Someone mentioned a pint… then it was off to Courtney’s, one of the oldest pubs in Killarney. Check out the gallery of photographs they have online… needless to say, after getting settled in beside the fire, we didn’t want to leave!

The Gap of Dunloe

Standard

Not really meant for driving a car on, the road to the Gap of Dunloe was a lot of fun to explore. The last post with Sam’s pics shows how remote and desolate the drive to this location was (at least using the route we followed), and hopefully these show how stunning the vista was. The weather was again magnificent, and I can’t think of a better place to eat a sandwich lunch and enjoy the view.

The Gap of Dunloe (from Irish: Dún Lóich, meaning “Lóich’s stronghold”, otherwise known asBearna an Choimín meaning “gap of the common-land“) is a narrow mountain pass betweenMacgillycuddy’s Reeks (west) and Purple Mountain (east) in County KerryIreland. It is about 11 km (7 miles) from north to south. Within it are five lakes: Coosaun Lough, Black Lake, Cushnavally Lake, Auger Lake, and Black Lough (north to south). These lakes are connected by the River Loe. (Wikipedia)

I can remember visiting the Gap of Dunloe some 20+ years ago with Lori and some friends, and on that occasion we traveled in style with Dolly… the farting horse. Locals provide horse-drawn traps for the ride up to the gap, and the day we went we had a wet and windy journey up the hill, pulled by our horse who tooted all the way.

Killarney National Park

Standard

This was actually our first early morning photo expedition, and despite the challenge that a 5:30am wake up call posed, we forged ahead knowing full well that the plan included a return to the hotel by about 9:00am for a full Irish breakfast.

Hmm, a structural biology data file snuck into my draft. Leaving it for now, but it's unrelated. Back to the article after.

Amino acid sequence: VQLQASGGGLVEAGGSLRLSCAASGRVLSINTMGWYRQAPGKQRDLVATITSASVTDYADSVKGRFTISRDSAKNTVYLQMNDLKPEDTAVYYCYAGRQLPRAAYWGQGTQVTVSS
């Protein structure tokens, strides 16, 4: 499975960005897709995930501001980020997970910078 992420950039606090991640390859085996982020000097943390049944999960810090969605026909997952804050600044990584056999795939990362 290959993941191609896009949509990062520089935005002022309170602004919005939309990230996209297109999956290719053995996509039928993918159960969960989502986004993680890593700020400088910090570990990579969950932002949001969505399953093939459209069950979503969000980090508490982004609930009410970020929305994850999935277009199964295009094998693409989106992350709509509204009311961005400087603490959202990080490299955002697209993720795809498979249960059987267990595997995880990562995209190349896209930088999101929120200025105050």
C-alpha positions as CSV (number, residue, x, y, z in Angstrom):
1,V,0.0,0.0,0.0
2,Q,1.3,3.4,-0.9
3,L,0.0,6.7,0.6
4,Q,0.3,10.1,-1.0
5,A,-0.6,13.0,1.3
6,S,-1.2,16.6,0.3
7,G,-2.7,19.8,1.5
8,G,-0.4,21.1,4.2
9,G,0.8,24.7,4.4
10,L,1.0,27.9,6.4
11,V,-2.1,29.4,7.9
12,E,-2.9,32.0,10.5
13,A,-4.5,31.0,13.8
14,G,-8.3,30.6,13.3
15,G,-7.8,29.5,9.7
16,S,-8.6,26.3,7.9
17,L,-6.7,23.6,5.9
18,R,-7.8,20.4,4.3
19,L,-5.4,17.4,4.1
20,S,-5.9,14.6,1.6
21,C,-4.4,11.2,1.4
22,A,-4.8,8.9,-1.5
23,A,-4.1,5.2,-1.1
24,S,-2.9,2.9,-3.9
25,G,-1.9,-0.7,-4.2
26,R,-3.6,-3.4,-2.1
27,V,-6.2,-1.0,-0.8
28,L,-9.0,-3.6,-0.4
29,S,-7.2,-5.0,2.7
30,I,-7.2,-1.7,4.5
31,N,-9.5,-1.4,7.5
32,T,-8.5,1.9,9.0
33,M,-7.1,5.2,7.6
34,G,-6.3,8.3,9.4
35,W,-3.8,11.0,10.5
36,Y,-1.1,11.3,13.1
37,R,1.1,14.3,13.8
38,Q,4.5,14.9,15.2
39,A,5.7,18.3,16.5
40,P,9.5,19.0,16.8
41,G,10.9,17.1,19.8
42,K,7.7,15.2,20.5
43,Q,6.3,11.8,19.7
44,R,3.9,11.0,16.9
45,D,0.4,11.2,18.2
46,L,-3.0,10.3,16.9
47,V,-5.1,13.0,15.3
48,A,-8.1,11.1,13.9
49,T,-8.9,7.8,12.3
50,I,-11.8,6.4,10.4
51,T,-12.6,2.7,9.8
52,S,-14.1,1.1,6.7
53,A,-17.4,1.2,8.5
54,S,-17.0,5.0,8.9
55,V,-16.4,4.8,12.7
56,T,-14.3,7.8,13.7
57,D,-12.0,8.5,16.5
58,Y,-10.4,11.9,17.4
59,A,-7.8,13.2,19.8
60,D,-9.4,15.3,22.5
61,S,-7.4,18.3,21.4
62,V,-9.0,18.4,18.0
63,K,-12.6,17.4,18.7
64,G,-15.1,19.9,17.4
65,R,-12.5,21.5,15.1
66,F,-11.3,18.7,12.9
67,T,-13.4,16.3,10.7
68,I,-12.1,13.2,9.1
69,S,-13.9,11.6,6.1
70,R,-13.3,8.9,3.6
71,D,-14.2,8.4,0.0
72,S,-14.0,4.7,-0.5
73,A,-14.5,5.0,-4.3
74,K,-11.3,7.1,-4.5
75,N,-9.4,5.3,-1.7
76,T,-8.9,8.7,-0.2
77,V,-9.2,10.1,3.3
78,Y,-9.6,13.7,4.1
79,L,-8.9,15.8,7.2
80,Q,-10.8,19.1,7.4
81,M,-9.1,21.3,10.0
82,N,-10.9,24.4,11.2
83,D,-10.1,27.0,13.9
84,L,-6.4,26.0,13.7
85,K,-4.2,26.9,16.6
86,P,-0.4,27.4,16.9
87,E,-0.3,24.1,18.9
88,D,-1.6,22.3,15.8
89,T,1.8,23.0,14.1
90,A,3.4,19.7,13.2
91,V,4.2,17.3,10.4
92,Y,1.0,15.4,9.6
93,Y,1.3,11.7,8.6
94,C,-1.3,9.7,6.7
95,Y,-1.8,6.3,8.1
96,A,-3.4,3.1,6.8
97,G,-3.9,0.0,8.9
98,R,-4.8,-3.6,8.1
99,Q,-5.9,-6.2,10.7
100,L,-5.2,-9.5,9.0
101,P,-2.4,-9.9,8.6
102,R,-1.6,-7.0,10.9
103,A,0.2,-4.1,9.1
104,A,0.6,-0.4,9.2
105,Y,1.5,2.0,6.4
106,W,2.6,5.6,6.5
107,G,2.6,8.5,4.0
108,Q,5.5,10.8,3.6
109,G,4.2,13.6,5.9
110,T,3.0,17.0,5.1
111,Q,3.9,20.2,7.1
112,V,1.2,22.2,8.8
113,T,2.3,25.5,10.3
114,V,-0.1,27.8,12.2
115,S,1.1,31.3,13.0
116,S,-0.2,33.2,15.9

Killarney National Park is a jewel of a place, with beauty and grandeur waiting around every corner. It reminded me somewhat of our home national park of Acadia, in that there is a similar picturesque road that offers many places to stop and enjoy the wonderful scenery.

Though the weather in mid-March was unseasonably warm and pleasant, as you can see from the photographs in this post, the greens that this part of Ireland is famous for hadn’t yet come into their own. Stunning scenery all the same on our early morning jaunt…  and did I mention that full Irish breakfast?

Ross Castle, Killarney

Standard

We are now down in Killarney, near what would be considered the start of the Ring of Kerry. Killarney is a bustling and vibrant little town, and lucky for us it is right in the heart of a whole ton of beauty. The Killarney National Park is our next destination, but before we really get started exploring, here’s a quiet scene we experienced first thing one morning.

Built in the fifteenth century by the O’Donoghue chieftains, Ross Castle overlooks Lough Leane in Killarney, County Kerry. We spent a very still and peaceful morning here admiring the view and enjoying the early light. The story is that Brian Boru, High King of Ireland, was educated by monks in the ninth century on the island of Innisfallen, which you can access by boat from the shores of the lake here.

Soooooooo quiet…